3) Going full time off grid... That is not a cheap solution... Maybe around $1-$2+ per kWH typical for off grid solar. System has to be larger than GT Solar system as you have to supply power 24x7 (solar+battery power) or using backup genset (winter, storms, overcast, etc.)... And while solar panels are historically "cheap", batteries, copper wiring, racking, etc. are pretty much at a high right now... And depending on what battery type you pick, you will have to replace the batteries every 5-10 years or so.

    4) Hybrid Solar system.... Basically an 'off grid' system that also operates with Utility power--Both "Off Grid" and "Grid Tied" capable "hybrid" AC inverter (many OG inverters are really hybrid type right out of the box). The advantage of Utility power, and net metered/GT Solar. But the costs and maintenance issues of OG solar...

    Because off grid solar (and generator) power is expensive.... Generally that means you work to reduce your loads as much as possible... Or in a backup/emergency power situation, you only run a subset of your loads (LED lights, the refrigerators, use propane for cooking, etc.).

    For longer term--You can look at more energy efficient solutions... For heating, a Mini-Split Heat pump is around 3x more efficient than a standard resistance heater (somewhere down to freezing weather). For lighting, LED is much more efficient than filament bulbs.

    For hot water, there is thermal solar, heat pump water heater, or even lots of solar panels heating an electric water heater (some folks prefer over the 'fun' of solar therm panels+tanks+pumps+plumbing).

    If you already have Utility Power--GT Solar (with a backup genset) can be a nice solution--And the GT Solar can save you money (depends on your utility rate plans). But even then, looking at conservation first (energy star appliances, lots of insulation, replacing central heat/air with mini split heat pumps, etc.) can save money--Without the expense of solar (especially Off Grid Solar).

    Getting a Kill-a-Watt type meter to measure you loads (120 VAC single plug)... You will soon see that loads running 24x7 (or at least many hours per day) like TVs, computers, lighting, heating, refrigerators, etc. can really add up quickly. Just to give you some ideas about the math:
    • 120 Watt refrigerator * 24 hours per day * 0.50 duty cycle = 1,440 WH per day = 1.44 kWH per day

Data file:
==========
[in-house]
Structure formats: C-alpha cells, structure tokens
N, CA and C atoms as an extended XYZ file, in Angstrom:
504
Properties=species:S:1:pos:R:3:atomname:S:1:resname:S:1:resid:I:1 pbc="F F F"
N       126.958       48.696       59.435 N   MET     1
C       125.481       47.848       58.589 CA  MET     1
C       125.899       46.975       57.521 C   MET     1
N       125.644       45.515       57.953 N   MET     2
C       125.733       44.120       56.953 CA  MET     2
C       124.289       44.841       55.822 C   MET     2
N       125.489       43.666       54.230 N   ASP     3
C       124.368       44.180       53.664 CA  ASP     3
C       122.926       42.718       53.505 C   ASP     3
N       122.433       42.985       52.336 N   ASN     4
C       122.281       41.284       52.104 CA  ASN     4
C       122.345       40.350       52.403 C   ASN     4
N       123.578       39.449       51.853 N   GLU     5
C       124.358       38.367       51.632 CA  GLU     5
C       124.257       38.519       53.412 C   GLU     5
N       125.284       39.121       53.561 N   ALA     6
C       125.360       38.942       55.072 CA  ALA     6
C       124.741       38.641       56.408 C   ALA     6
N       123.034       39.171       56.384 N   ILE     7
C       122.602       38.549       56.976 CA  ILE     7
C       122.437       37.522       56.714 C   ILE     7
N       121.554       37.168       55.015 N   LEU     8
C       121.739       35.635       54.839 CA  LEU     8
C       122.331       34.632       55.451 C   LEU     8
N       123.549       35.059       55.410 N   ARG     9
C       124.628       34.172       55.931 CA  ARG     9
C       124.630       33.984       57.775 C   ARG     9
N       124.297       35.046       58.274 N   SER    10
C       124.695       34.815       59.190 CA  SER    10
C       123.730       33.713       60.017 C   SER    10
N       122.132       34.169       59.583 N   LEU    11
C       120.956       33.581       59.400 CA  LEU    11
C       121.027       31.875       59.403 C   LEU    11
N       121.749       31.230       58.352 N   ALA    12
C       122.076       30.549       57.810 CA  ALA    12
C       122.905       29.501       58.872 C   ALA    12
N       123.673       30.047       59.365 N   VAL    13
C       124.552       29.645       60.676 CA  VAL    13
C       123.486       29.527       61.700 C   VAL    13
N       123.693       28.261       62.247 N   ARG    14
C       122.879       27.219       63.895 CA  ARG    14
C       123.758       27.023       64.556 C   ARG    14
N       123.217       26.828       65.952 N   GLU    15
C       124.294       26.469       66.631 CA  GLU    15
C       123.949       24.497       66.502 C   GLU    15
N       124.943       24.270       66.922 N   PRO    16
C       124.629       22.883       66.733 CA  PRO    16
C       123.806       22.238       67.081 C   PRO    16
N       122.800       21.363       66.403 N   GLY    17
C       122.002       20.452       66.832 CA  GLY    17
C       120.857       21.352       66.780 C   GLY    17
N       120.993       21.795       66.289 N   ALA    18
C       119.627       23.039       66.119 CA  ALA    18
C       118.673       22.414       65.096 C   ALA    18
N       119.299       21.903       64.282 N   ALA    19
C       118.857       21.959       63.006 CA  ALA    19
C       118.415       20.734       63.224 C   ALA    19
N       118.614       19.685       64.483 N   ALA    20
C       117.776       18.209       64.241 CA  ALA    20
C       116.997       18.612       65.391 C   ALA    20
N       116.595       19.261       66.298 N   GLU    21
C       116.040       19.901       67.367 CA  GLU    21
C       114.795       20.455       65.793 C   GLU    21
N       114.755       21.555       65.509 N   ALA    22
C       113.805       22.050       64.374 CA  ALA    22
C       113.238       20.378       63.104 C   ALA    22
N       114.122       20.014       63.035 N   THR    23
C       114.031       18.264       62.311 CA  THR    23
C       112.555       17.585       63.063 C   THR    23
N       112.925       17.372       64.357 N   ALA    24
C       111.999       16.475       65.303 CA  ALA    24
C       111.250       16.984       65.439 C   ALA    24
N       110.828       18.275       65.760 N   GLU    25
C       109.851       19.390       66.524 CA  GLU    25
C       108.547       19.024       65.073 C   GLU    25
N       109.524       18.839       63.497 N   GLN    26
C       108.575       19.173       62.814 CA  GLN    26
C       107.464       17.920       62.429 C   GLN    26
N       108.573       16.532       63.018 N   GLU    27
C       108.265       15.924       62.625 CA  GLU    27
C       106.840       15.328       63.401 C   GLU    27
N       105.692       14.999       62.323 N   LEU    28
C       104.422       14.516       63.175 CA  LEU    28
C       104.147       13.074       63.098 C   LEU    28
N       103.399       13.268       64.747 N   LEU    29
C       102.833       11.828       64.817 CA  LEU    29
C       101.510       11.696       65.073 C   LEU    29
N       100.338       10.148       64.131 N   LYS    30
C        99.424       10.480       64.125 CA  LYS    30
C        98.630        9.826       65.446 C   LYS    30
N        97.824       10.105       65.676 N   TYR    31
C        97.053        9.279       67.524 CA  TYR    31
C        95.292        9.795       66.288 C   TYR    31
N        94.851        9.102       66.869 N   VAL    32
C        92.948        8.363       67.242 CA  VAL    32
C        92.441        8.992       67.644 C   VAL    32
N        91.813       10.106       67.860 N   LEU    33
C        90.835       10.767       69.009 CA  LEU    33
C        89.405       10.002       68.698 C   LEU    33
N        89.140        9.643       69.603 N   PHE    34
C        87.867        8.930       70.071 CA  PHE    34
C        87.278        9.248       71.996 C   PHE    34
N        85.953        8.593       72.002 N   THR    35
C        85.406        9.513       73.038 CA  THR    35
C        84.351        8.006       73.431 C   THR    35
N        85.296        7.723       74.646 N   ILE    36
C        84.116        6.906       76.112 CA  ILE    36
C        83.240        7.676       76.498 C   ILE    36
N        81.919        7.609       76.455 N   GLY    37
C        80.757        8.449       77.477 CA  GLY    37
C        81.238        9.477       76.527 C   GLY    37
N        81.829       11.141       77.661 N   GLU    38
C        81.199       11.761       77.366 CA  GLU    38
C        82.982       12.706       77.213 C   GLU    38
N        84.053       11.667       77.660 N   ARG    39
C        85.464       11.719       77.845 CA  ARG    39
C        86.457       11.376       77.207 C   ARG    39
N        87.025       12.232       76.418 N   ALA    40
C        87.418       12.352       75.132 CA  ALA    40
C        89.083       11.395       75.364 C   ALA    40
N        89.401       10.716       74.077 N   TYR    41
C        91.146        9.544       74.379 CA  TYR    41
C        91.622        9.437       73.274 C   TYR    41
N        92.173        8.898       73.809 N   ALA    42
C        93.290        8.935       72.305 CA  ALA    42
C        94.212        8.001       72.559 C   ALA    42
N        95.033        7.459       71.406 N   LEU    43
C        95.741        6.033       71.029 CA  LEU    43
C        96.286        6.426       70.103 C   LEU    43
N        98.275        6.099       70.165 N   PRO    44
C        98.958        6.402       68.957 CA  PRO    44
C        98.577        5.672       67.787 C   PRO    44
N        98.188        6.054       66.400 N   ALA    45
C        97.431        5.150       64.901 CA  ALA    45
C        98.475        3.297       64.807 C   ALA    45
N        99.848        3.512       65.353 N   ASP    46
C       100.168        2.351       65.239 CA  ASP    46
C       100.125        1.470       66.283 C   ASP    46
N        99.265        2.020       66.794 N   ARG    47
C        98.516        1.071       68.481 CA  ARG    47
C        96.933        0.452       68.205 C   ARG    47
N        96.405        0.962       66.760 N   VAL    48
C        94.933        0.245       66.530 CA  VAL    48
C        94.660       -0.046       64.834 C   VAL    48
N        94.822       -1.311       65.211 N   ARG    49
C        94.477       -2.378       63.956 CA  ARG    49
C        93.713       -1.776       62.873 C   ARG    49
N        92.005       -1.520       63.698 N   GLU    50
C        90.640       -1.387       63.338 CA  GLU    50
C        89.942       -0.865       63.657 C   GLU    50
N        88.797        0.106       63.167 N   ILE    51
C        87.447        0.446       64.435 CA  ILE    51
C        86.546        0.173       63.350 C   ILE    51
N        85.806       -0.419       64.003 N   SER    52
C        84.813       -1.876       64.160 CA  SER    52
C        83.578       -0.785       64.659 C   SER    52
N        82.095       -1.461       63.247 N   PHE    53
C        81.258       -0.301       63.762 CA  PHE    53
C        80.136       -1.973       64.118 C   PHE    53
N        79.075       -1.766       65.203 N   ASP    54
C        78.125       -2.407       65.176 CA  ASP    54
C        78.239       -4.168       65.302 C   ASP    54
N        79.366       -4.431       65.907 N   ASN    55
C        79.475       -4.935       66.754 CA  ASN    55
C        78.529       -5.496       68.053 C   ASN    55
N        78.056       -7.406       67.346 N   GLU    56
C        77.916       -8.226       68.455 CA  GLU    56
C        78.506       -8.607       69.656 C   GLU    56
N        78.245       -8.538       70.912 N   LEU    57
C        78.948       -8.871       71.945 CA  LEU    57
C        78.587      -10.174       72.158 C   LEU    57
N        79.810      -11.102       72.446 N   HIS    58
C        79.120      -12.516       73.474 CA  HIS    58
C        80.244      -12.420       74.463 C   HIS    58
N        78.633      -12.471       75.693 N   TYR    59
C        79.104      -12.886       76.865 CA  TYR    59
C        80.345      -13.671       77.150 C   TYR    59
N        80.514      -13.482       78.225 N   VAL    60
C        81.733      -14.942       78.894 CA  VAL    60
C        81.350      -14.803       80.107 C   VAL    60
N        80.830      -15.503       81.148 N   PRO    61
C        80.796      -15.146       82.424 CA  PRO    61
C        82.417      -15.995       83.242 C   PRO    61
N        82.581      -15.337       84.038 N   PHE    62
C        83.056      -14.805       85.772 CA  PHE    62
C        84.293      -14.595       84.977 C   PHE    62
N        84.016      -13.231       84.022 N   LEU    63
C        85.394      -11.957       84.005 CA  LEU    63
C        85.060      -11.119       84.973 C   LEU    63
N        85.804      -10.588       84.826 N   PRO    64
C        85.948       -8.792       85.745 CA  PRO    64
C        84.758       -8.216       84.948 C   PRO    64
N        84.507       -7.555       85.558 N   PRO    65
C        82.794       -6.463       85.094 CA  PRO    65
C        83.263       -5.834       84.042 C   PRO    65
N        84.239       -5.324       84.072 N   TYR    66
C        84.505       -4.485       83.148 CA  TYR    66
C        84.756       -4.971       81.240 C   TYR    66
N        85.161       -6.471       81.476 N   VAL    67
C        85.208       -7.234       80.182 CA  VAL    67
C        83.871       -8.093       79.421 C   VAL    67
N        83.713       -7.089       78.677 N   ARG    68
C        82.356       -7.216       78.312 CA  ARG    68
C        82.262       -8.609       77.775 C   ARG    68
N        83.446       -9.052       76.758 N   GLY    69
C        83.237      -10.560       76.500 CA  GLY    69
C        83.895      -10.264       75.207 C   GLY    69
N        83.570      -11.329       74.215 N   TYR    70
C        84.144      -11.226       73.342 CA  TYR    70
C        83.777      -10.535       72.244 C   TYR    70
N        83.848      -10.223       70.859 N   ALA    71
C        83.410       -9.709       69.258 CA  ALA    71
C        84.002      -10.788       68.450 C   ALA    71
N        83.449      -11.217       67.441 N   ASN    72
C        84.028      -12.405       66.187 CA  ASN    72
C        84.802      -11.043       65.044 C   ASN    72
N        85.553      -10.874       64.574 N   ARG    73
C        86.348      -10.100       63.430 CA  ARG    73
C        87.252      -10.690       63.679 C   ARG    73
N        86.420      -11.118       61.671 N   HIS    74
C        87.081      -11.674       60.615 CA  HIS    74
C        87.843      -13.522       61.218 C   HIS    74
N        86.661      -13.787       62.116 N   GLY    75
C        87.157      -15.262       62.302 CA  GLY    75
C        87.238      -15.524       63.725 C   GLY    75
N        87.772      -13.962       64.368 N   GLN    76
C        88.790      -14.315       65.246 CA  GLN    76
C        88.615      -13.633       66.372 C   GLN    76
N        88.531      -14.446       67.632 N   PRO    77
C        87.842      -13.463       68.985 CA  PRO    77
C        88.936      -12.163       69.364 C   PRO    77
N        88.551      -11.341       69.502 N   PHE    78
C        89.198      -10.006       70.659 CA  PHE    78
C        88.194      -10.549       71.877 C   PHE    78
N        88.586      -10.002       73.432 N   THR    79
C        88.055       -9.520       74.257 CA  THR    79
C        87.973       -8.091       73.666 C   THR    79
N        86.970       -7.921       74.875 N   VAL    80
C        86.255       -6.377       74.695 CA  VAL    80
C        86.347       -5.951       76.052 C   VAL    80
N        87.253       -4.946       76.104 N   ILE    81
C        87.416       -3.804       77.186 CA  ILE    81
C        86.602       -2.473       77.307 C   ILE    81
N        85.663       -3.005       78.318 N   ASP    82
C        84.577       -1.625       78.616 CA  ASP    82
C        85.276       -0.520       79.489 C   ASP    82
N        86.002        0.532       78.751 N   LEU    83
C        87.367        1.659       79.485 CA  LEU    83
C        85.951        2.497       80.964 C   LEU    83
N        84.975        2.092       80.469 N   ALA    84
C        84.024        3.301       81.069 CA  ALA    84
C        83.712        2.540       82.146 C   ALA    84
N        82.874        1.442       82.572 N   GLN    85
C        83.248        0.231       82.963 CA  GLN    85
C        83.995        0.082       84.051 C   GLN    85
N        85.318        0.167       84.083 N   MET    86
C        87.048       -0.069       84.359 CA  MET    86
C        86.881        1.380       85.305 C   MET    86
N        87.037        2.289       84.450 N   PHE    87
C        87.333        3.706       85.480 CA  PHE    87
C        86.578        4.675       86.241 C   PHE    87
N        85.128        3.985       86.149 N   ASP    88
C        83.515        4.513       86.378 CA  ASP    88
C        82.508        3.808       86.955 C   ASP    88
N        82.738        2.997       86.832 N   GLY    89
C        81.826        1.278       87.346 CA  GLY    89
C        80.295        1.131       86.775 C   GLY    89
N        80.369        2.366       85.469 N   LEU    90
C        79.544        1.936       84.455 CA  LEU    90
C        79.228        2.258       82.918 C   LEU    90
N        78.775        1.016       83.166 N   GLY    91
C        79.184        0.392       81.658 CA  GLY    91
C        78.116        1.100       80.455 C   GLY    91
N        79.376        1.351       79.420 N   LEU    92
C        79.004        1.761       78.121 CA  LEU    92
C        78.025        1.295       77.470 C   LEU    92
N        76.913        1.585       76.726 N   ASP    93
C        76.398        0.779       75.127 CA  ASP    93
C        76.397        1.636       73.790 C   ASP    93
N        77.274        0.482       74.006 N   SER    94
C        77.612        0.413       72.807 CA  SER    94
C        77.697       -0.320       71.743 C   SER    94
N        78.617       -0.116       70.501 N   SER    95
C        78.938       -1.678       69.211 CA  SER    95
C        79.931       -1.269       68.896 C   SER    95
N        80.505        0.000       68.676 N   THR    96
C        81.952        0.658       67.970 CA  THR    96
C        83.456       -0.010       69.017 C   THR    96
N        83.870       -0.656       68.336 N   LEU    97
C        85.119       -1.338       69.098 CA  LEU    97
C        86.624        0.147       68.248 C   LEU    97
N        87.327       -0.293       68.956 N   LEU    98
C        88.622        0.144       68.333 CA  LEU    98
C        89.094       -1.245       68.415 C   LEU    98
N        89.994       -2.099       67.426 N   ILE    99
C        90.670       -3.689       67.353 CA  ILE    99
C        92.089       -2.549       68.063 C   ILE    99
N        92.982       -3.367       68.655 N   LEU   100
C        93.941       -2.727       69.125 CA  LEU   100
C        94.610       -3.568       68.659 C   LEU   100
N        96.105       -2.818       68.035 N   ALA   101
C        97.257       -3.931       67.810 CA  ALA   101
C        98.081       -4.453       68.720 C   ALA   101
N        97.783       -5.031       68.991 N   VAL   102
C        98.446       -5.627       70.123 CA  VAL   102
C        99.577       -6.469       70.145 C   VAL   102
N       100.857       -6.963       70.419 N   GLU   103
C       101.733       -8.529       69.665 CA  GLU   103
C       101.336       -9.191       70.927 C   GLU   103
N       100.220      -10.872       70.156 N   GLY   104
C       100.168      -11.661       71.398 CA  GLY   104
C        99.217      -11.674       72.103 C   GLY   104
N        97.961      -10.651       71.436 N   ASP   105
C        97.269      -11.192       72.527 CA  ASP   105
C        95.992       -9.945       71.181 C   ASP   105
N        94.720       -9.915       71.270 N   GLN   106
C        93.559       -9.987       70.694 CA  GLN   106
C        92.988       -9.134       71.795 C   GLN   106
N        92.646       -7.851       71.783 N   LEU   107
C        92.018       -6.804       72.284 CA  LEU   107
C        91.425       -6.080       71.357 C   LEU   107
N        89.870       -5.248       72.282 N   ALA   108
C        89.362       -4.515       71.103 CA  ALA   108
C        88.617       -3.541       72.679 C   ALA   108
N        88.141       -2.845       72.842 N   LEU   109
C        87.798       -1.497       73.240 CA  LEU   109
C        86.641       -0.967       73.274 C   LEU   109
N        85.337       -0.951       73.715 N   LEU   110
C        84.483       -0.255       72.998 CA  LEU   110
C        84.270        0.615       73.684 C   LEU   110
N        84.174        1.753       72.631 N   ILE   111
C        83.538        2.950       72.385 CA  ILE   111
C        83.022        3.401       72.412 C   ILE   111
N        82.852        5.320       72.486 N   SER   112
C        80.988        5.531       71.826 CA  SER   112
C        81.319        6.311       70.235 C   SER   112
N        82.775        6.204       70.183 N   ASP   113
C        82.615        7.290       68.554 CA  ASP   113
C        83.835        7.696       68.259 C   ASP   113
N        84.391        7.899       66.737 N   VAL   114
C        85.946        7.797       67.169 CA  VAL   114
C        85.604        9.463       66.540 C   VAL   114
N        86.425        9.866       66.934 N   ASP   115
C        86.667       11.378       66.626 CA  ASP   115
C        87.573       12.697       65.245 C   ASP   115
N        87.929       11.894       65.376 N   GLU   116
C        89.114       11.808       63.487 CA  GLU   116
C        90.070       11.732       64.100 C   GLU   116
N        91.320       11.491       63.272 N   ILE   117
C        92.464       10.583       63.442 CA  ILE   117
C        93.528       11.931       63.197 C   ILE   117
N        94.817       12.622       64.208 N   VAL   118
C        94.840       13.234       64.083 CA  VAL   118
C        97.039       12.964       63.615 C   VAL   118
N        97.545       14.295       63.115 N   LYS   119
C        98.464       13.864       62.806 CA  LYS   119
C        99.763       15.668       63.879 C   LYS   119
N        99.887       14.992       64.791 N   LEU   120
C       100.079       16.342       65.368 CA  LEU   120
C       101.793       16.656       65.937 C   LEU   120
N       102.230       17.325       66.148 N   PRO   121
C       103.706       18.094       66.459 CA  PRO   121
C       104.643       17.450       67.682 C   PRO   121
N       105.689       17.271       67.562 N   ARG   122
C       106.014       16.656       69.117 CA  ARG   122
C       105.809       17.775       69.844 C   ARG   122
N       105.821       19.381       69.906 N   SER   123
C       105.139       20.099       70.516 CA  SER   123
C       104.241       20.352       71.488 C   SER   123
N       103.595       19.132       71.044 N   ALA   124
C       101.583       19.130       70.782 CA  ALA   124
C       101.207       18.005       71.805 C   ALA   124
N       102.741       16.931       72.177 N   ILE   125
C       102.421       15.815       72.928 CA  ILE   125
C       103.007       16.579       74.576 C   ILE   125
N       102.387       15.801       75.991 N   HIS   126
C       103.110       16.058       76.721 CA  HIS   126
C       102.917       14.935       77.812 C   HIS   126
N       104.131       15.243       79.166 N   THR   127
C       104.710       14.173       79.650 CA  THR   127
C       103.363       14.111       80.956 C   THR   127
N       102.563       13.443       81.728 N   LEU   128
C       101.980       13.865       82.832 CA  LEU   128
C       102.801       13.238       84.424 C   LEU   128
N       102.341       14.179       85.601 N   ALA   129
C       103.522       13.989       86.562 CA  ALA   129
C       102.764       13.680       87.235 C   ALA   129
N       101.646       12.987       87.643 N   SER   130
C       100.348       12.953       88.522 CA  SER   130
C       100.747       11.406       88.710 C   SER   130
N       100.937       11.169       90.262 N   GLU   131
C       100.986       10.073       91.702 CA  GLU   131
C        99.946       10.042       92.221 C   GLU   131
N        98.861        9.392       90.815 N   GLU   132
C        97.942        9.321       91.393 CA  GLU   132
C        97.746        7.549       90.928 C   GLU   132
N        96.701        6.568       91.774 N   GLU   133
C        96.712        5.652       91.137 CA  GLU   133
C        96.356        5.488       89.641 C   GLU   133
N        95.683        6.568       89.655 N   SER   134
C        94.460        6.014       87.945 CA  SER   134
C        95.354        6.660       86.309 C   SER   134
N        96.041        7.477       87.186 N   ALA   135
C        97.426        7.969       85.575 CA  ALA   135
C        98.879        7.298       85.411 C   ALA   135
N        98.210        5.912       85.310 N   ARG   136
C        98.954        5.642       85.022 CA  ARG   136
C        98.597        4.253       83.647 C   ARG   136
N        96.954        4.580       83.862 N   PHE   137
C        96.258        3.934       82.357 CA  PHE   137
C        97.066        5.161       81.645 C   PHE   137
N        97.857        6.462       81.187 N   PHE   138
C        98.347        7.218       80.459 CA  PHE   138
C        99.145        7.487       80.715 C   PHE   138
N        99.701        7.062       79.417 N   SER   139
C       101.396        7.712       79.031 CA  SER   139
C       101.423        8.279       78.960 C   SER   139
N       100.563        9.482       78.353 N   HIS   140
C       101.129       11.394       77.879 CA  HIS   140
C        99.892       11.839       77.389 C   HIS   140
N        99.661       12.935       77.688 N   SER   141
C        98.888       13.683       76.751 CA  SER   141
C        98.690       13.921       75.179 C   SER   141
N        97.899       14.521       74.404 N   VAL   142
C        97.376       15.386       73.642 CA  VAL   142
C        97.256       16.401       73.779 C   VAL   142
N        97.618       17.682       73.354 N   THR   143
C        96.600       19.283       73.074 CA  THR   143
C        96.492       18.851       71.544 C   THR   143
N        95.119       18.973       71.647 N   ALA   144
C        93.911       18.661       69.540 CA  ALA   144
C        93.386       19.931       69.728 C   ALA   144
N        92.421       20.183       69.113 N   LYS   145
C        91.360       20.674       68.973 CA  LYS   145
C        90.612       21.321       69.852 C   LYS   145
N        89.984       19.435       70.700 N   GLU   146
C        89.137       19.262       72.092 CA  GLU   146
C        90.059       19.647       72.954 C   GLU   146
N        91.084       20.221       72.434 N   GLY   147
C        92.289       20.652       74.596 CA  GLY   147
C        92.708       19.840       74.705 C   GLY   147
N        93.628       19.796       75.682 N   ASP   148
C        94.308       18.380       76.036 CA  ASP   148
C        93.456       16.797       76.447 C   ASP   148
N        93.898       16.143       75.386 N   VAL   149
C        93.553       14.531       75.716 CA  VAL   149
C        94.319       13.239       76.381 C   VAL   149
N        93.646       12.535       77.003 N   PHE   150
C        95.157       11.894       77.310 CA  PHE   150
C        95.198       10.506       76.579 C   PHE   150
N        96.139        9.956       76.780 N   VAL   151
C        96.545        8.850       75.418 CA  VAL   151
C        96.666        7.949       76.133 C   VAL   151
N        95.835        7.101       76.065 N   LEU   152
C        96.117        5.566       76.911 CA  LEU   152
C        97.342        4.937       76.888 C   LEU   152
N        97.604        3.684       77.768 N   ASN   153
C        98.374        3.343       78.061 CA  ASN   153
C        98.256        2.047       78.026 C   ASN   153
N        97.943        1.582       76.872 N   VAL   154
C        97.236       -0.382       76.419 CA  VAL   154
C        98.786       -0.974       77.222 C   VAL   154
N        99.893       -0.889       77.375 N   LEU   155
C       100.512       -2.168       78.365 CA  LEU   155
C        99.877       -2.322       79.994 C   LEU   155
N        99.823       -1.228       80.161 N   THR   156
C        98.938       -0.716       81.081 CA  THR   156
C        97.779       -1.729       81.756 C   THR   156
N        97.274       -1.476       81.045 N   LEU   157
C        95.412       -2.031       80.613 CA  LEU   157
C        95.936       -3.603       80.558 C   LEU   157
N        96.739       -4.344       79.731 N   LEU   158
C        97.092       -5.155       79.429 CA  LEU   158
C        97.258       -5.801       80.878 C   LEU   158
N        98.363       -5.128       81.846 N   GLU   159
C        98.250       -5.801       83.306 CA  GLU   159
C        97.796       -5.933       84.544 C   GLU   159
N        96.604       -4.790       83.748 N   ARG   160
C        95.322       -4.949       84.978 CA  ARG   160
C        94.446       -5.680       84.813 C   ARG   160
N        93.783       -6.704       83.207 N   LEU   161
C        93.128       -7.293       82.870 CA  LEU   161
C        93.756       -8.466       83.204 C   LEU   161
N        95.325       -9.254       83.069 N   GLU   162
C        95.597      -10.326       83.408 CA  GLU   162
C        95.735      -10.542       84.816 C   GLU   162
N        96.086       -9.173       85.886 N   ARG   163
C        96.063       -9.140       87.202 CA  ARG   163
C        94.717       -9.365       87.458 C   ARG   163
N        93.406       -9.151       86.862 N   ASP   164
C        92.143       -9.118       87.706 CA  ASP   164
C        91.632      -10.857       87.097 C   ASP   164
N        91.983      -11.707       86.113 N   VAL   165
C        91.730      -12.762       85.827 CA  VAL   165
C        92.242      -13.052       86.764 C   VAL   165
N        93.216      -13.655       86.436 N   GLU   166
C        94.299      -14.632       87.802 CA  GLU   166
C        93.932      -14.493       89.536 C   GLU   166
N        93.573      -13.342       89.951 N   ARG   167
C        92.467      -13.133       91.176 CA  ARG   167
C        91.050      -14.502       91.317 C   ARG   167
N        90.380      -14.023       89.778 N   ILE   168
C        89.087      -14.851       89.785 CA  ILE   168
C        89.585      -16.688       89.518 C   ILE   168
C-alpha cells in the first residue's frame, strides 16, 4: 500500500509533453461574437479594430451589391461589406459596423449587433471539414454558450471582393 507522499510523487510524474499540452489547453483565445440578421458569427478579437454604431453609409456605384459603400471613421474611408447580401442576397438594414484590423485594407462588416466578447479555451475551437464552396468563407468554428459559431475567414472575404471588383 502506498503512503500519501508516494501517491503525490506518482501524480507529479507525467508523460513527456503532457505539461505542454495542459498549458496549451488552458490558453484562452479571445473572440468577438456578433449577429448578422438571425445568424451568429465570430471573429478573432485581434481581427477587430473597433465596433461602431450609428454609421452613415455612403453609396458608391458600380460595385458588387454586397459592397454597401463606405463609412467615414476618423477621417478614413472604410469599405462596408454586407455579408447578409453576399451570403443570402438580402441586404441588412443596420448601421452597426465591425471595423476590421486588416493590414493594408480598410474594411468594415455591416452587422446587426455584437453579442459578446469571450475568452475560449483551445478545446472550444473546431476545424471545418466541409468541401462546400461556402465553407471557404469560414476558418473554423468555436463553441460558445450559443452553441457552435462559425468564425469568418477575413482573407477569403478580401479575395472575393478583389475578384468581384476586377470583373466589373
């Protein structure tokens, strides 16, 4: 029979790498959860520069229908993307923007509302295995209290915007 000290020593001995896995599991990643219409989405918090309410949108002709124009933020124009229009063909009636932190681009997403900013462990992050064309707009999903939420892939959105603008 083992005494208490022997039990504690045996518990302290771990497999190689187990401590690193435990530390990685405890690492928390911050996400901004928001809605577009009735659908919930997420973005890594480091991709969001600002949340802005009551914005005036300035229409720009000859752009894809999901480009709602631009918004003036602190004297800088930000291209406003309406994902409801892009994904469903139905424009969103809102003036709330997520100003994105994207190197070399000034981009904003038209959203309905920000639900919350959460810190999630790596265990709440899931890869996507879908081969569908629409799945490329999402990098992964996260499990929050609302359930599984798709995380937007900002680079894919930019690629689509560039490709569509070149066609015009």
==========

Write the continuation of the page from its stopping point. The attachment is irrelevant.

• 300 Watt desktop computer * 10 hours per day = 3,000 WH per day = 3 kWH per day
    • 15 Watt low power laptop computer * 10 hours per day = 150 WH per day = 0.15 kWH per day
    • 1,200 Watt microwave * 1/3rd hour per day (20 minutes per day) = 400 WH = 0.4 kWH per day
    • 1,500 Watt heater * 24 hours per day * 0.33 duty cycle = 11,880 WH per day = 11.88 kWH per day
    A small/very energy efficient home/cabin (near normal electrical existence) can be around 3,300 WH or 3.3 kWH per day (x30 days = 100 kWH per month).

    The typical North American home is around 300-500 kWH per month (using natural gas/propane for heating, cooking, hot water)... A full electric home can be 1,000 kWH per month to 3,000 kWH per month (i.e., central Texas with full A/C and electric home).

    A kill-a-watt type meter:

    And a whole house monitor (can measure large loads like Electric Water heater, central heating, and branch circuit loads):

    The above links are just examples of possible products (starting point for your searches). For many folks, when they measure their electric loads, changing their habits (turning off unused equipment) and picking more efficient devices (energy star fridge, turn off old "beer fridge in garage", replacing desktop with laptop computer, lots of insulation and weather stripping, etc.)--Saving up to 50% on electrical usage is possible.

    Without a firm handle on your needed loads, rough location, other loads like well pump, electric home, etc... It is hard to be very specific at this point.

    Near San Francisco California: 3.5kWatt Grid Tied Solar power system+small backup genset